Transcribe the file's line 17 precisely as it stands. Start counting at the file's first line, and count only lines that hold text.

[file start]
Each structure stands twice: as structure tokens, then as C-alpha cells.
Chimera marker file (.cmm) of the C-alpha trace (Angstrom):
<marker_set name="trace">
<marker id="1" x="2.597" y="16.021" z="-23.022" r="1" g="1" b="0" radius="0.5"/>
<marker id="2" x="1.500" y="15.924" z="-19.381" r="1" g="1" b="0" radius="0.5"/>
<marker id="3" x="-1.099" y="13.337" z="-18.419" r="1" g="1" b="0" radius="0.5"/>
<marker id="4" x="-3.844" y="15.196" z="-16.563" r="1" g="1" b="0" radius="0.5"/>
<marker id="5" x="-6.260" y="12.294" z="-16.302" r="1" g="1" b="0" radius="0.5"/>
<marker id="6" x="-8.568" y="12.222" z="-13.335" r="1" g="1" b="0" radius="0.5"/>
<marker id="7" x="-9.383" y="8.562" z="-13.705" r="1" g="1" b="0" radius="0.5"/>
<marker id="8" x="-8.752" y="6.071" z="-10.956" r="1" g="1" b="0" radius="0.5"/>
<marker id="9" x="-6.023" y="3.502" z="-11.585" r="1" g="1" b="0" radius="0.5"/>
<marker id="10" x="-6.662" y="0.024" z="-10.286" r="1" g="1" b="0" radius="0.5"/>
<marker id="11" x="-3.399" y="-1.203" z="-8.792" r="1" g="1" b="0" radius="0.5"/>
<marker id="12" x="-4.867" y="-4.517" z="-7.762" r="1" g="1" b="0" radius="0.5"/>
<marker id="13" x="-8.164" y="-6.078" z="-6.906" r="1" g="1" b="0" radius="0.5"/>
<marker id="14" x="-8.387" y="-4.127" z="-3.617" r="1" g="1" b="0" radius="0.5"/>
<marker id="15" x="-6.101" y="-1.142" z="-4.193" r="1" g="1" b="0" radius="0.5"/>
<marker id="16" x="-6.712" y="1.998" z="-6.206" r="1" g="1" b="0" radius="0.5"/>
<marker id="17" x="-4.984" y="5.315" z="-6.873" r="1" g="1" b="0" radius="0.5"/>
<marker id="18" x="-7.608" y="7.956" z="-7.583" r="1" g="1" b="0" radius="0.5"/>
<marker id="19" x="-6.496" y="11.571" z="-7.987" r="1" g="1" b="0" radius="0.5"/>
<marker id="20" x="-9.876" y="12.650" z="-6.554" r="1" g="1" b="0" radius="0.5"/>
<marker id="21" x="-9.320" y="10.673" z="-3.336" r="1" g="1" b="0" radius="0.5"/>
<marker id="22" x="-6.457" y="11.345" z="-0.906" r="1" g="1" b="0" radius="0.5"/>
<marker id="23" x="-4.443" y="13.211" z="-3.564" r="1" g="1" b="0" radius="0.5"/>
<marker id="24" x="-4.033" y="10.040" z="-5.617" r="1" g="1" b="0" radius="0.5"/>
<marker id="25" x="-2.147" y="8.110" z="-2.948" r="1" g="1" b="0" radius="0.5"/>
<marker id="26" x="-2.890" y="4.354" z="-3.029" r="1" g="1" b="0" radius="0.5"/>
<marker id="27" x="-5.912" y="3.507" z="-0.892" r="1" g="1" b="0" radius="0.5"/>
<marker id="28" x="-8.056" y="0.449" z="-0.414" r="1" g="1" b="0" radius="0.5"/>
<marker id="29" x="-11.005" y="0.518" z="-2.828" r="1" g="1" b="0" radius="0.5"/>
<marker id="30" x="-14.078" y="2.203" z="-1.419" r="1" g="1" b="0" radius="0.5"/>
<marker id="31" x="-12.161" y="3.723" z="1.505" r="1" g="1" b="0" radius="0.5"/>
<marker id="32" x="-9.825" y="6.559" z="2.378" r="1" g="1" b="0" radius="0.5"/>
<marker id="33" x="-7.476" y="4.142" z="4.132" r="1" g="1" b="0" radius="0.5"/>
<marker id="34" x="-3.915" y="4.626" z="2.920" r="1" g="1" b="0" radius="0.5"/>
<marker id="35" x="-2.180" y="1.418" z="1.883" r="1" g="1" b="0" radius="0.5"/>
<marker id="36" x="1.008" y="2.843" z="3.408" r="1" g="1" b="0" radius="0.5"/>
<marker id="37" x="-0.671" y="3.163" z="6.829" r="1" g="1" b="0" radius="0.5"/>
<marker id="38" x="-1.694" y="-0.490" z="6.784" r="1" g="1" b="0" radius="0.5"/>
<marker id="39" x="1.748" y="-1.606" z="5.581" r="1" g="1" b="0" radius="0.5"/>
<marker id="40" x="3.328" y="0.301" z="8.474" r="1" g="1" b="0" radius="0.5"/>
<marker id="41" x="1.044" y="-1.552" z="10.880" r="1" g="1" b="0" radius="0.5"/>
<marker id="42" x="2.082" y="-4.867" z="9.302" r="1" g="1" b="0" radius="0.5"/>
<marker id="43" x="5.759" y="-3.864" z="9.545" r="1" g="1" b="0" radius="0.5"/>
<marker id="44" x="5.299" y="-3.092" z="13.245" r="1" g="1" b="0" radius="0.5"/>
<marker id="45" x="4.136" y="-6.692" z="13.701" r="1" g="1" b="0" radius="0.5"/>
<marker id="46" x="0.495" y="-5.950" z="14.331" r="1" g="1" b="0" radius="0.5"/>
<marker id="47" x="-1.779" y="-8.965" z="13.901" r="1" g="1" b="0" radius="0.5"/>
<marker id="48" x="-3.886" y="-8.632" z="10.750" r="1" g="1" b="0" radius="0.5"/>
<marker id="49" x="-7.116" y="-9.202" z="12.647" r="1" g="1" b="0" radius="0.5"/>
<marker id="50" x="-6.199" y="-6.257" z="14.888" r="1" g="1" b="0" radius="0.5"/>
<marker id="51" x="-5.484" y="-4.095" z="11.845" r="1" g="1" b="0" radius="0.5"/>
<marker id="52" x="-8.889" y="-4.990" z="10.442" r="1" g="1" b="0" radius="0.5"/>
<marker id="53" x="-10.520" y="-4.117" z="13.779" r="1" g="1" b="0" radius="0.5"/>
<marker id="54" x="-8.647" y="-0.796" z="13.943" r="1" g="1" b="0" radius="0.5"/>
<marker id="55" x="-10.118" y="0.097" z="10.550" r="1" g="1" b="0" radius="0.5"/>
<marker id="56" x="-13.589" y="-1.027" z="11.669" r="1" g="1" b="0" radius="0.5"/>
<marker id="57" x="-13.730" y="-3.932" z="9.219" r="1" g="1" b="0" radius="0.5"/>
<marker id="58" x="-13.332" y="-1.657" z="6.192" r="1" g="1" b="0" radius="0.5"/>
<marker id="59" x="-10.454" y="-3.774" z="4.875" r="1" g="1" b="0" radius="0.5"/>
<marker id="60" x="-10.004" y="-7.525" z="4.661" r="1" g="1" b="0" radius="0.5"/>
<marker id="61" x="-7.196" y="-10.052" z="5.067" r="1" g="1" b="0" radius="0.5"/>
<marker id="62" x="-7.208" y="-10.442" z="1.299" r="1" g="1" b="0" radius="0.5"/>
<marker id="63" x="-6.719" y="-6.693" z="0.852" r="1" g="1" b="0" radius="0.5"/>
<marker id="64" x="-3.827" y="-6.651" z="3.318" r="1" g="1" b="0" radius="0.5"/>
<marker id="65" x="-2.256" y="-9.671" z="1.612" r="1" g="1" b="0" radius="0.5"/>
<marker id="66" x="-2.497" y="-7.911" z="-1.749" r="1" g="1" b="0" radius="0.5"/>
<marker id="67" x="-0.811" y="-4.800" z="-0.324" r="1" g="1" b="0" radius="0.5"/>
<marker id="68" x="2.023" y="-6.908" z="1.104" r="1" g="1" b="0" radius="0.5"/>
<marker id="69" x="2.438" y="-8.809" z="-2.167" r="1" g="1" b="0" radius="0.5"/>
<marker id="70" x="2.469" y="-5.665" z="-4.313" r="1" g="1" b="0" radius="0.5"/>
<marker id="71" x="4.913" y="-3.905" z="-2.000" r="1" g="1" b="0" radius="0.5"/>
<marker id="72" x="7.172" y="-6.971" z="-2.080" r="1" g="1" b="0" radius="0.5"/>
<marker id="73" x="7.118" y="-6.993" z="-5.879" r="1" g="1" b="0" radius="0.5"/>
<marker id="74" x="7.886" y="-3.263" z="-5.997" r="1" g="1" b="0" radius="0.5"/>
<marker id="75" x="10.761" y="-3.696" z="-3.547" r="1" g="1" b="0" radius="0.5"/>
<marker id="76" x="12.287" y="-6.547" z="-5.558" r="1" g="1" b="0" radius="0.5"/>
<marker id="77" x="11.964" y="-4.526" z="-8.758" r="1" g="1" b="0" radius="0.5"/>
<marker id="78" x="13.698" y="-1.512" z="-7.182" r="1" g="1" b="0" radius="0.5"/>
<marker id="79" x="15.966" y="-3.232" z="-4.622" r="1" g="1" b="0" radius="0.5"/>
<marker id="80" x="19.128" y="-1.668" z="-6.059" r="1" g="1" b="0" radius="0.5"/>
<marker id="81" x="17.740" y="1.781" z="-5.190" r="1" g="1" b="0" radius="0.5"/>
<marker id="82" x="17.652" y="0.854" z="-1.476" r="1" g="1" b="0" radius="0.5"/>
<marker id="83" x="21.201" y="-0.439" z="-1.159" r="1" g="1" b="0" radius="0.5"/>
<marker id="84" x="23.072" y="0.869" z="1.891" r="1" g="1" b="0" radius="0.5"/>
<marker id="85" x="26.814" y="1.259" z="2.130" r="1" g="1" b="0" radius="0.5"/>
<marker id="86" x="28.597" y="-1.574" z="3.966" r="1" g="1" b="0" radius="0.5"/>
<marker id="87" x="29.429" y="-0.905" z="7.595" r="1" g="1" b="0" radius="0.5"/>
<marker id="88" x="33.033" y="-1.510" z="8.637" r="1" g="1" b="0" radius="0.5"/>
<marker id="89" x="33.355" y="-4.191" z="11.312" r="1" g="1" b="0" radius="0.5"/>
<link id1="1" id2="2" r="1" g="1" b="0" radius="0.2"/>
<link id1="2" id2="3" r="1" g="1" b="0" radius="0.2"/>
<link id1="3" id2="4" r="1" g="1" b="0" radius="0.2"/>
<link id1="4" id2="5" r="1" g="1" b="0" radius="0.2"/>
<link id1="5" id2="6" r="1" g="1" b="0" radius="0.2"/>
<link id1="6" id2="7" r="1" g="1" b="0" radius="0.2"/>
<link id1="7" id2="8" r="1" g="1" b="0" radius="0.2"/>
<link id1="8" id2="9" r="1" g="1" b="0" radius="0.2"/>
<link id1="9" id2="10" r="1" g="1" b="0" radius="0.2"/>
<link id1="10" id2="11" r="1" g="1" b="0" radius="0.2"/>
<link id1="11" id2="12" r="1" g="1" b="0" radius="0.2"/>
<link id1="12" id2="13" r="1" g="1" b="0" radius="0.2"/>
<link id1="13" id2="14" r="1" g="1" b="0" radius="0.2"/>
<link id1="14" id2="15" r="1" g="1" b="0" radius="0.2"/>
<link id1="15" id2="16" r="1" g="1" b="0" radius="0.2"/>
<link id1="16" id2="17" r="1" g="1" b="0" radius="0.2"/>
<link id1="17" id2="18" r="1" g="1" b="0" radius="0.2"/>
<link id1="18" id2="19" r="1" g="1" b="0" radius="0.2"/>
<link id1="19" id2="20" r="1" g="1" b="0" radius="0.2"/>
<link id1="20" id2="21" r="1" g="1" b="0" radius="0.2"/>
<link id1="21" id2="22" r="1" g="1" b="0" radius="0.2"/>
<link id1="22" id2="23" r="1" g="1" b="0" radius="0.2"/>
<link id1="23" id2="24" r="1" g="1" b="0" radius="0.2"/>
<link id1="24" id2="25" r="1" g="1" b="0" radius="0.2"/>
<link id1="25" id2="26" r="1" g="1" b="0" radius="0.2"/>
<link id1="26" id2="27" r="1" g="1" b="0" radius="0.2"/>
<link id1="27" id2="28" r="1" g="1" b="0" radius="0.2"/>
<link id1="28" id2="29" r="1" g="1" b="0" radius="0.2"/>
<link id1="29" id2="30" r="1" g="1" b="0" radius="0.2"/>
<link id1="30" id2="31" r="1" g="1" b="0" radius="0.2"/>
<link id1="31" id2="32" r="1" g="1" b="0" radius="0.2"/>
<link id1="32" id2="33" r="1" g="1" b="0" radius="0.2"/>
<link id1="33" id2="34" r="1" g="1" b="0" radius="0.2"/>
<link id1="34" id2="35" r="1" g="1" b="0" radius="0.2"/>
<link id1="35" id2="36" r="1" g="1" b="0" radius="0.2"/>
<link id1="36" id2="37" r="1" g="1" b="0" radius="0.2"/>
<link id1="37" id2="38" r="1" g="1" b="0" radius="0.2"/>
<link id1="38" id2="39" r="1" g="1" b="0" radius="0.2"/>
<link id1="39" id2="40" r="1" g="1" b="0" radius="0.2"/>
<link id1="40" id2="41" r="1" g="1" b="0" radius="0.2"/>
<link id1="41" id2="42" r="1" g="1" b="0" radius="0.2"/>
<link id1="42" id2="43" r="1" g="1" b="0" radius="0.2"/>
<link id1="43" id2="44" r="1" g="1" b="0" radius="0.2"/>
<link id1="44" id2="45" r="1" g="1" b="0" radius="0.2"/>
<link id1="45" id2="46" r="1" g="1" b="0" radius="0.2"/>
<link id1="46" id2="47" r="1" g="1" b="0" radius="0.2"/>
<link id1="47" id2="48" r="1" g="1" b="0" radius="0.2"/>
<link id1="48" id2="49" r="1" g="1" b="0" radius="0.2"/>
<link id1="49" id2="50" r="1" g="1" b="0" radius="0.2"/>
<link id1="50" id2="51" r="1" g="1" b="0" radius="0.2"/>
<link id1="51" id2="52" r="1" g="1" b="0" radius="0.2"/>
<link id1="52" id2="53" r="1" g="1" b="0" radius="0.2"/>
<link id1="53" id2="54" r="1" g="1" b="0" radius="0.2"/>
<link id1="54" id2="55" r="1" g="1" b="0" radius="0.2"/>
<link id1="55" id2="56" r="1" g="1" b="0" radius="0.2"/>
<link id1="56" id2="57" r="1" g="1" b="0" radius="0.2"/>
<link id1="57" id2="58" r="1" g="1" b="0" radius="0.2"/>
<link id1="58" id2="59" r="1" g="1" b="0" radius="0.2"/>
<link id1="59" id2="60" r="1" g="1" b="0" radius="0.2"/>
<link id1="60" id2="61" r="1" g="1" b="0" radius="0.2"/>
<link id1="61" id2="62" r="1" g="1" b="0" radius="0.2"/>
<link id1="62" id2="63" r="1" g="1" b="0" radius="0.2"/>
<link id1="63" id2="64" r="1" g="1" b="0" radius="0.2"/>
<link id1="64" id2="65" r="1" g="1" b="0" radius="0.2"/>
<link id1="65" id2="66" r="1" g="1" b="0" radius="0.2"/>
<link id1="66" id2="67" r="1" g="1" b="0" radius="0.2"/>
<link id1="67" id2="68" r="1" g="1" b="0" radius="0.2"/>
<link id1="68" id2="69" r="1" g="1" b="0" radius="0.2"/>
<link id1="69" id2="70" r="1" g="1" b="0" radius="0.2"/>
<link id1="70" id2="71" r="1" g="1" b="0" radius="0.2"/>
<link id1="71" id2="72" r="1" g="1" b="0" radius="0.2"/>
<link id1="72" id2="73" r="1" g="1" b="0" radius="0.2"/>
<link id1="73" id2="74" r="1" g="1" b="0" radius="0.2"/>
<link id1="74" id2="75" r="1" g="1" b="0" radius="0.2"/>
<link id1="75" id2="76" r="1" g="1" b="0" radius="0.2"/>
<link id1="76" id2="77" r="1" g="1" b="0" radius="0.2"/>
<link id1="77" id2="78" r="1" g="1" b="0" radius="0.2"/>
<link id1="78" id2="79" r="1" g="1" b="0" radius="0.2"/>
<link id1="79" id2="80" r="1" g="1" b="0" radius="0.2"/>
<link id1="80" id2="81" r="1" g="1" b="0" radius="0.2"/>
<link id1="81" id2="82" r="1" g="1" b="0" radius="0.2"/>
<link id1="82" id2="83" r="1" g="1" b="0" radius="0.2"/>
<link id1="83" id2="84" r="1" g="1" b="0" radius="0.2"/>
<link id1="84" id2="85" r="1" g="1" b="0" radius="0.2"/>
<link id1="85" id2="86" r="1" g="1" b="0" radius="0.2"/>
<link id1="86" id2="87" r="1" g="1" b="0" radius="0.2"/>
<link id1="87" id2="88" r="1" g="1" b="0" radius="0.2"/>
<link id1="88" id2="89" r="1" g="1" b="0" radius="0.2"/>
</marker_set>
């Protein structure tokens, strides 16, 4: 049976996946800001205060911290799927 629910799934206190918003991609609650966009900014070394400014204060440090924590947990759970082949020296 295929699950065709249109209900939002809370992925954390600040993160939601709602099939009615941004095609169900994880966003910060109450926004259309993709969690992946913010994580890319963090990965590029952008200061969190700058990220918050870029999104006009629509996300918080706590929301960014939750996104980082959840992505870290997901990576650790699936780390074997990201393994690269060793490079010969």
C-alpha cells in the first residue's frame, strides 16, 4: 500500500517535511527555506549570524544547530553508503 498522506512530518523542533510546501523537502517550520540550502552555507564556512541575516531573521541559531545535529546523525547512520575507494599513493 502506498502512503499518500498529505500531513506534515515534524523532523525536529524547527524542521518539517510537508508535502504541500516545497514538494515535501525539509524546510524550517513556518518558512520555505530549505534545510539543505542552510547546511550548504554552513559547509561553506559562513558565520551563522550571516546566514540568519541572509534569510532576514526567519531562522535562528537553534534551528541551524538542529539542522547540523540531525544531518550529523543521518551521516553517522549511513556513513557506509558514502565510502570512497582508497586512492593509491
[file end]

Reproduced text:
<marker id="14" x="-8.387" y="-4.127" z="-3.617" r="1" g="1" b="0" radius="0.5"/>